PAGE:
The increasing number of cyber attacks has transformed the “cyberspace” into a “battlefield”, bringing out “cyber warfare” as the “fifth dimension of war” and emphasizing the States’ need to effectively protect themselves against these attacks. The existing legal framework seem inadequate to deal effectively with cyber operations and, from a strictly legal standpoint, it indicates that addressing cyber attacks does not fall within the jurisdiction of just one legal branch. This is mainly because of the fact that the concept of cyber warfare itself is open to many different interpretations, ranging from cyber operations performed by the States within the context of armed conflict, under International Humanitarian Law, to illicit activities of all kinds performed by non-State actors including cybercriminals and terrorist groups. The paper initially presents major cyber-attack incidents and their impact on the States. On this basis, it examines the existing legal framework at the European and international levels. Furthermore, it approaches “cyber warfare” from the perspective of international law and focuses on two major issues relating to cyber operations, i.e. “jurisdiction” and “attribution”. The multi-layered process of attribution in combination with a variety of jurisdictional bases in international law makes the successful tackling of cyber attacks difficult. The paper aims to identify technical, legal and, last but not least, political difficulties and emphasize the complexity in applying international law rules in cyber operations.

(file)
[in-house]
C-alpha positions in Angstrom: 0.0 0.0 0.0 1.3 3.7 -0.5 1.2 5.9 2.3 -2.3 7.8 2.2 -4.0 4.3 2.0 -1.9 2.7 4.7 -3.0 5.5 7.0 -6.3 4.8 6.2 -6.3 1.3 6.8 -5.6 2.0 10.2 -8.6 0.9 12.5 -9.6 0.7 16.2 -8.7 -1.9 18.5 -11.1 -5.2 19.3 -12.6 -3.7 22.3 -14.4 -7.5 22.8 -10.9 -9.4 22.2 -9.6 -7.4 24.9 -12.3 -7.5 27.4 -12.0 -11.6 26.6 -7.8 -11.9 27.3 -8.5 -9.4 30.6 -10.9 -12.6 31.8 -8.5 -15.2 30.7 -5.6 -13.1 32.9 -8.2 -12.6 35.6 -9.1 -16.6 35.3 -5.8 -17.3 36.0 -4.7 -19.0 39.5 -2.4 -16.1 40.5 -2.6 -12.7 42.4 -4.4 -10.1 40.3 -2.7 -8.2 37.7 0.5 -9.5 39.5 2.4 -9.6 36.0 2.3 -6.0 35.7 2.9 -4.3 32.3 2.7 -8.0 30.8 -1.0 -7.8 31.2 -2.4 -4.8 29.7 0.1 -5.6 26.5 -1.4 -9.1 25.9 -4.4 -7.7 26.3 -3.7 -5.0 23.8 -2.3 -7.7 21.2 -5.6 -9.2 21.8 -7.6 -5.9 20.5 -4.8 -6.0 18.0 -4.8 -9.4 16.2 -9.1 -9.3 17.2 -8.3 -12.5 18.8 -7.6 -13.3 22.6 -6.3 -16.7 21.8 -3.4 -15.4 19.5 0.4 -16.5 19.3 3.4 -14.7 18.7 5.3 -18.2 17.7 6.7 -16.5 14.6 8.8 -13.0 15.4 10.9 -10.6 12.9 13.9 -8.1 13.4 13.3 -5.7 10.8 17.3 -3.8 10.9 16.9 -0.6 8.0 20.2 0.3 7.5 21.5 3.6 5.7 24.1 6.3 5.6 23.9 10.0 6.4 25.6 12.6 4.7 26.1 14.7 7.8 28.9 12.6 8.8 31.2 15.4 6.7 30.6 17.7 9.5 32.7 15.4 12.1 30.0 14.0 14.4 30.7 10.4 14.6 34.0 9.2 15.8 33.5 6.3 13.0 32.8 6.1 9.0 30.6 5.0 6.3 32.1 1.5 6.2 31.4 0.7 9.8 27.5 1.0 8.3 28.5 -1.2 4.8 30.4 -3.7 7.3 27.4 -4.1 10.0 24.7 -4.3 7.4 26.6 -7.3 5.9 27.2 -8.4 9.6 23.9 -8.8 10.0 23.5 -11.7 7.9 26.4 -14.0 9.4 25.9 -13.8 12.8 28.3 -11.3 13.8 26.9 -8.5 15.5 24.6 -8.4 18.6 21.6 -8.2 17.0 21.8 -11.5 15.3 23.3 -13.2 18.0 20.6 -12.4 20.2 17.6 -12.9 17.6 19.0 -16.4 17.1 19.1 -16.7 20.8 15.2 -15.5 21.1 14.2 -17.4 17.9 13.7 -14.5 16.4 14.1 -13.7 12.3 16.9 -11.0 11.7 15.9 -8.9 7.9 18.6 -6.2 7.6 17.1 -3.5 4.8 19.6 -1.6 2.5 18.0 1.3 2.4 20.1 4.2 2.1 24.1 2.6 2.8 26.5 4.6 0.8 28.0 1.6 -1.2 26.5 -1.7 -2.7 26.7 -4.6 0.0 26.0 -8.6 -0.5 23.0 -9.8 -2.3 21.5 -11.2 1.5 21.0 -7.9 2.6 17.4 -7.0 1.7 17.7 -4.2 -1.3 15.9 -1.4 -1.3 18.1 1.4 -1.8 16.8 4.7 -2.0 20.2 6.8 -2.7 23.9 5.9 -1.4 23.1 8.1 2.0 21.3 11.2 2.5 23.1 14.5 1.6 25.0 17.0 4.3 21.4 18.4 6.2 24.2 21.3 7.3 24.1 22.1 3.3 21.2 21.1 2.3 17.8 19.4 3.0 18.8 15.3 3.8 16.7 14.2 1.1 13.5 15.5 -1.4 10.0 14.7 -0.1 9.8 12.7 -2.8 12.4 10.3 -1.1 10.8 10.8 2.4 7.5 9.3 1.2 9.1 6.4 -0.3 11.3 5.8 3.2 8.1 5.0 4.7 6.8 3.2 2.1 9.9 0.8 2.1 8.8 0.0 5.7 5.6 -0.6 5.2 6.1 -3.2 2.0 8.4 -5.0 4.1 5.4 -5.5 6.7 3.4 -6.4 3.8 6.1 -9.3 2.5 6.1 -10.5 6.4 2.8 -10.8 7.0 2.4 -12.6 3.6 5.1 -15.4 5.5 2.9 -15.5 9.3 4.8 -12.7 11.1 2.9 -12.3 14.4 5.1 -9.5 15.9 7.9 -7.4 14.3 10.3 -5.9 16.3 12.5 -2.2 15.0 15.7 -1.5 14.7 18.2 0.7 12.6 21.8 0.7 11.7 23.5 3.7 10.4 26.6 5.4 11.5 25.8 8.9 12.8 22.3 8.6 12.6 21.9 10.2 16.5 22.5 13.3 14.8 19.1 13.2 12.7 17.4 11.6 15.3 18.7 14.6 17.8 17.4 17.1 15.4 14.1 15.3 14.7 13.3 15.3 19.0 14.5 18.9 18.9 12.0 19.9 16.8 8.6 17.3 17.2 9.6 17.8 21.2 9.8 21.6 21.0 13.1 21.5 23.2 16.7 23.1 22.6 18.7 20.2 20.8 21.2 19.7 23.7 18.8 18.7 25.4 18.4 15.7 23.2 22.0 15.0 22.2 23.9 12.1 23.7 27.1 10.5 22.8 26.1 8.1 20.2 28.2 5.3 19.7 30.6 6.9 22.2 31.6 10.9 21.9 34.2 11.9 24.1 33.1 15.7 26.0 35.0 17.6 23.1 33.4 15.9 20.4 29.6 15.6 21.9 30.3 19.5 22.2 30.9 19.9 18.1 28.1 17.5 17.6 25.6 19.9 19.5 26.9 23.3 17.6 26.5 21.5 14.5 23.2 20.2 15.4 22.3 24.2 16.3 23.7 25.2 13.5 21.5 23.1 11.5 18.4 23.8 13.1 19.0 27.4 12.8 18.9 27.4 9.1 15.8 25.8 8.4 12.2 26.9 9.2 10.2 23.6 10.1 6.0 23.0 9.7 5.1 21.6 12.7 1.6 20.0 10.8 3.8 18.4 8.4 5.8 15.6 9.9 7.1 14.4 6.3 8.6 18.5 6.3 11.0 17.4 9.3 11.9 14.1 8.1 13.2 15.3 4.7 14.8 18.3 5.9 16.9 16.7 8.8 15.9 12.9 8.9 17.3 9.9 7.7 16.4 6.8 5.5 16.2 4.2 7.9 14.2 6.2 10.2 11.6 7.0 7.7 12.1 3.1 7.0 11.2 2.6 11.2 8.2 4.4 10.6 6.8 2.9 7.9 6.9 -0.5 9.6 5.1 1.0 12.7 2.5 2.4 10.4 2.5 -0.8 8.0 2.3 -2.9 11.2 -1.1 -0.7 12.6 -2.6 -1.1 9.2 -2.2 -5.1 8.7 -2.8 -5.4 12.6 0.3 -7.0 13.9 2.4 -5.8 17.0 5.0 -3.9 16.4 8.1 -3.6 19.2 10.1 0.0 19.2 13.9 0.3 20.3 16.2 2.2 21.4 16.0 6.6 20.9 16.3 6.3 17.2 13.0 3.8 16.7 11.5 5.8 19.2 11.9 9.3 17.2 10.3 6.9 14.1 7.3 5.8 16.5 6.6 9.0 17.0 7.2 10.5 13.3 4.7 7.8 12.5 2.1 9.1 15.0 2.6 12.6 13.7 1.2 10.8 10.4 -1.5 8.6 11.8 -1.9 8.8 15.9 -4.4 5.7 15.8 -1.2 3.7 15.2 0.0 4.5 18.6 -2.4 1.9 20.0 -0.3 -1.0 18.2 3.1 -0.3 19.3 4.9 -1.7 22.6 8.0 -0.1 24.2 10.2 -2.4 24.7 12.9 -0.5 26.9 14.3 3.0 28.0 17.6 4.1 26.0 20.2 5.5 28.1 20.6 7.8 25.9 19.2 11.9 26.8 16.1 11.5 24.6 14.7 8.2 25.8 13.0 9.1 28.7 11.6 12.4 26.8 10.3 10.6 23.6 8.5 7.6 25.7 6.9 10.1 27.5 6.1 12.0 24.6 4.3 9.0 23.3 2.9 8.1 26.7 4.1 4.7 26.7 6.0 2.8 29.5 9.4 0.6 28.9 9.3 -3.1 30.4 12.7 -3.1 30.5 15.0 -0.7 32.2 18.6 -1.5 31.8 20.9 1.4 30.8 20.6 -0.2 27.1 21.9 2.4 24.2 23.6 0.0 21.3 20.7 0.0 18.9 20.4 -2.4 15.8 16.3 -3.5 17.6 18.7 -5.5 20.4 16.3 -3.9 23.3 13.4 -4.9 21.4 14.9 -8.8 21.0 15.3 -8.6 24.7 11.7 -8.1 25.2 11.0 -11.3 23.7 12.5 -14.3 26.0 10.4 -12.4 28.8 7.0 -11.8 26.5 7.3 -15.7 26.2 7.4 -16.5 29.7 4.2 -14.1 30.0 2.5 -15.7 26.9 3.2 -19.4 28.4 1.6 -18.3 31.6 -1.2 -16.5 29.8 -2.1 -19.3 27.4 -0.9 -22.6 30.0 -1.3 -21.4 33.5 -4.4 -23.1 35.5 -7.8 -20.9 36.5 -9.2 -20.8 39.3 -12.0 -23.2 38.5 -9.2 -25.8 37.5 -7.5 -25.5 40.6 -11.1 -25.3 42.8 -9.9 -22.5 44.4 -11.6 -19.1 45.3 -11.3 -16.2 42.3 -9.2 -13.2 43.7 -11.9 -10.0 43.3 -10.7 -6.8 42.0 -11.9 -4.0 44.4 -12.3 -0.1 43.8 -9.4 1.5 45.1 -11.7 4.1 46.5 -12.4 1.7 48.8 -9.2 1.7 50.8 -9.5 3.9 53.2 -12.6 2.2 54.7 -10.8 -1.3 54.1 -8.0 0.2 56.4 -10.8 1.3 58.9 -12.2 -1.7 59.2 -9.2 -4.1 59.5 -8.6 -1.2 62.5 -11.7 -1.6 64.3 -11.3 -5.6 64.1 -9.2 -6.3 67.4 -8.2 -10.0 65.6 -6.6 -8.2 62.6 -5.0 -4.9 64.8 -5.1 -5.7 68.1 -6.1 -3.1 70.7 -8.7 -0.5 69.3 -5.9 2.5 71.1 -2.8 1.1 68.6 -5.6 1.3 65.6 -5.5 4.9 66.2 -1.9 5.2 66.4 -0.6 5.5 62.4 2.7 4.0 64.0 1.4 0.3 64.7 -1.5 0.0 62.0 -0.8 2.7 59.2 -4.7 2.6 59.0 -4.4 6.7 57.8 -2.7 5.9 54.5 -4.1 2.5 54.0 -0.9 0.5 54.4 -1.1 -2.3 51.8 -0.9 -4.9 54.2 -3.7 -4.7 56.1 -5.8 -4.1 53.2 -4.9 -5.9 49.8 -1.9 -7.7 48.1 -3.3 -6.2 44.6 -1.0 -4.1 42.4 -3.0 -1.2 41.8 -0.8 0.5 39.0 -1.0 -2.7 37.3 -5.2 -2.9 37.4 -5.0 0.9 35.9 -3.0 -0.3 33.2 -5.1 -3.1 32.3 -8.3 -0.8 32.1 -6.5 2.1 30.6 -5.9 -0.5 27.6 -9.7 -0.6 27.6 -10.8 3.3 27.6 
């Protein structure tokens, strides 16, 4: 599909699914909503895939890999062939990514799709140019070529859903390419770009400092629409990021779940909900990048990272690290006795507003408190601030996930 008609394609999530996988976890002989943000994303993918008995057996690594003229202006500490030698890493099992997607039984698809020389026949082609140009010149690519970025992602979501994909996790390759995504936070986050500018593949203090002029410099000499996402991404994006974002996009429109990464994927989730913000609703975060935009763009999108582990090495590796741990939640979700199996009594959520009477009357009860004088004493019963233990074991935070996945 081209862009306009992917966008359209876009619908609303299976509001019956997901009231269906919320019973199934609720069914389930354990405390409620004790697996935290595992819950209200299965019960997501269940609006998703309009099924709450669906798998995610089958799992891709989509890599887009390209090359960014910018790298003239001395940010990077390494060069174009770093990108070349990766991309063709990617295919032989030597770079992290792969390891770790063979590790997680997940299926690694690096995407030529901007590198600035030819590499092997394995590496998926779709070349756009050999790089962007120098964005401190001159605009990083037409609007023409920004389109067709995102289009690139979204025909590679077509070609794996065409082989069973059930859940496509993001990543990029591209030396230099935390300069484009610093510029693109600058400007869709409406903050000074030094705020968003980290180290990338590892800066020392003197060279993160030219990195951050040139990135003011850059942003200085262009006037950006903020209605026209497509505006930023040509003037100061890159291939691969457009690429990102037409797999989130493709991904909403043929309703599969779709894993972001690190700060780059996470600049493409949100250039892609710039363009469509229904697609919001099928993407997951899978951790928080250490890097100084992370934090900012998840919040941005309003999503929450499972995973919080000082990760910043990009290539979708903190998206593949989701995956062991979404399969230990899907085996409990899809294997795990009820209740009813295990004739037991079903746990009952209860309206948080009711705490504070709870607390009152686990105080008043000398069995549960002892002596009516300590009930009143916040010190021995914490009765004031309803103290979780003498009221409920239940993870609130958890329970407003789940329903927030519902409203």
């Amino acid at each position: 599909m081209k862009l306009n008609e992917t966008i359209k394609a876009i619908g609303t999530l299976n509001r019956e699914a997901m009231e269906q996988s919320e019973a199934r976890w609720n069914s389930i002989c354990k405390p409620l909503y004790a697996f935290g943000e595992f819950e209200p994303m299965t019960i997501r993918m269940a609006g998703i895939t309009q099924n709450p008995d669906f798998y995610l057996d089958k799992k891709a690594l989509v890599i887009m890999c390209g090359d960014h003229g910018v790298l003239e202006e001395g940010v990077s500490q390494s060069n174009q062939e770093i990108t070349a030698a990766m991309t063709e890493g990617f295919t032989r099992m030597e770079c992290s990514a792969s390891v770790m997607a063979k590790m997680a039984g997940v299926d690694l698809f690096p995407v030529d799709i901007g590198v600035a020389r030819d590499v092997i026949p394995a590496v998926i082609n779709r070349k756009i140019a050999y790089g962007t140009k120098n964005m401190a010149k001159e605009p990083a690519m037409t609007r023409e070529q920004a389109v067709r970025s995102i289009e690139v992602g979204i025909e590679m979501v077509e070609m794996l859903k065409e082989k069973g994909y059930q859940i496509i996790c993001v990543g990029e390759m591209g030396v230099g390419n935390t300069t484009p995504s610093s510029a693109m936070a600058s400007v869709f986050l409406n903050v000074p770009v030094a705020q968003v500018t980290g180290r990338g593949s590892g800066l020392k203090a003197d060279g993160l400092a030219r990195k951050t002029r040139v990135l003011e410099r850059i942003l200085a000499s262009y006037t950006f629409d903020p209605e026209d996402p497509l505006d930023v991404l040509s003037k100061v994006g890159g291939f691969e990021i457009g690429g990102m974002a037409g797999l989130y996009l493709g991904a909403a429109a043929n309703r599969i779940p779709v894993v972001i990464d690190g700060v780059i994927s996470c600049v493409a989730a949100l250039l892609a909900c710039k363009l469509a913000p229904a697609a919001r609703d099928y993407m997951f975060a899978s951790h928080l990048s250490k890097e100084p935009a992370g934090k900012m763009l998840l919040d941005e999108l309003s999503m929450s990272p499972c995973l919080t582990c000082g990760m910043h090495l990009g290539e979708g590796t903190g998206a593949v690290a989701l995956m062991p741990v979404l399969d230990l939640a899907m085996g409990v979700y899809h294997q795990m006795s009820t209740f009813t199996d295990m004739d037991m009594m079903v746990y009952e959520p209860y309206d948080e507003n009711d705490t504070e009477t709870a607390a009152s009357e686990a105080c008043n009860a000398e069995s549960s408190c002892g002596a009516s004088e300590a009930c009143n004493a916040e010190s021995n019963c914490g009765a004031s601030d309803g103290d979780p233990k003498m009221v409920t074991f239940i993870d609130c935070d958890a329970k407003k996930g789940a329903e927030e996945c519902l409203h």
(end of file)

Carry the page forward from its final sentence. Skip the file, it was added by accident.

The paper focuses on the globalization of the “cyber warfare phenomenon” by observing its evolutionary process from the early stages of its appearance until today. It examines the scope, duration and intensity of major cyber-attacks throughout the years in relation to the reactions of the States that were the victims. Having this as the base of discussion, it expands further by exemplifying “cyber warfare” from the perspective of the existing European and International legal framework. The main aim of this part is to identify and analyze major obstacles that arise, for instance in terms of “jurisdiction” and “attribution” in applying international law rules to “cyber warfare”.
The absence of a widely accepted legal framework to regulate jurisdictional issues of cyber warfare and the technical difficulties in identifying, with absolute certainty, the perpetrators of an attack, make the successful tackling of cyber attacks difficult.
The paper fulfills the need to identify difficulties in applying international law rules in cyber warfare and constitutes the basis for the creation of a method that will attempt to categorize and rank cyber operations in terms of their intensity and seriousness.